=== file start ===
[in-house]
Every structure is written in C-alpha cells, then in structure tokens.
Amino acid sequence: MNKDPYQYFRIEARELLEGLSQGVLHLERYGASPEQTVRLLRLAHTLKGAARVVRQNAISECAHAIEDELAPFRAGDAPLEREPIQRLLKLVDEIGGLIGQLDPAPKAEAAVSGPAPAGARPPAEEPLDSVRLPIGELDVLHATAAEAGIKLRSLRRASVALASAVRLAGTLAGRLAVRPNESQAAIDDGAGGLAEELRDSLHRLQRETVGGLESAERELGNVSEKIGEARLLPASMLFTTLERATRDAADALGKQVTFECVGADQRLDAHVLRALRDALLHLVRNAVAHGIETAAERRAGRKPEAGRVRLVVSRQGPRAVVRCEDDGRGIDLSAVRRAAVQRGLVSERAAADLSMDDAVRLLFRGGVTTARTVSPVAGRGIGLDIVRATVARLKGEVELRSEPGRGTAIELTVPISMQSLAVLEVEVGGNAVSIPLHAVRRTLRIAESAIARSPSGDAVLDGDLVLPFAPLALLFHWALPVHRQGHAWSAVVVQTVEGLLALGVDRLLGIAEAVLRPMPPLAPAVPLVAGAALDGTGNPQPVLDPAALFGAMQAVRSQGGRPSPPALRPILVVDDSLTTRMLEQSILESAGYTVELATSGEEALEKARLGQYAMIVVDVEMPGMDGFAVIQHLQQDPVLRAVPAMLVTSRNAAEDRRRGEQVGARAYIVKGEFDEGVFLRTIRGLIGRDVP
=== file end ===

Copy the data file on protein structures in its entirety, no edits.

[in-house]
Every structure is written in C-alpha cells, then in structure tokens.
Amino acid sequence: MNKDPYQYFRIEARELLEGLSQGVLHLERYGASPEQTVRLLRLAHTLKGAARVVRQNAISECAHAIEDELAPFRAGDAPLEREPIQRLLKLVDEIGGLIGQLDPAPKAEAAVSGPAPAGARPPAEEPLDSVRLPIGELDVLHATAAEAGIKLRSLRRASVALASAVRLAGTLAGRLAVRPNESQAAIDDGAGGLAEELRDSLHRLQRETVGGLESAERELGNVSEKIGEARLLPASMLFTTLERATRDAADALGKQVTFECVGADQRLDAHVLRALRDALLHLVRNAVAHGIETAAERRAGRKPEAGRVRLVVSRQGPRAVVRCEDDGRGIDLSAVRRAAVQRGLVSERAAADLSMDDAVRLLFRGGVTTARTVSPVAGRGIGLDIVRATVARLKGEVELRSEPGRGTAIELTVPISMQSLAVLEVEVGGNAVSIPLHAVRRTLRIAESAIARSPSGDAVLDGDLVLPFAPLALLFHWALPVHRQGHAWSAVVVQTVEGLLALGVDRLLGIAEAVLRPMPPLAPAVPLVAGAALDGTGNPQPVLDPAALFGAMQAVRSQGGRPSPPALRPILVVDDSLTTRMLEQSILESAGYTVELATSGEEALEKARLGQYAMIVVDVEMPGMDGFAVIQHLQQDPVLRAVPAMLVTSRNAAEDRRRGEQVGARAYIVKGEFDEGVFLRTIRGLIGRDVP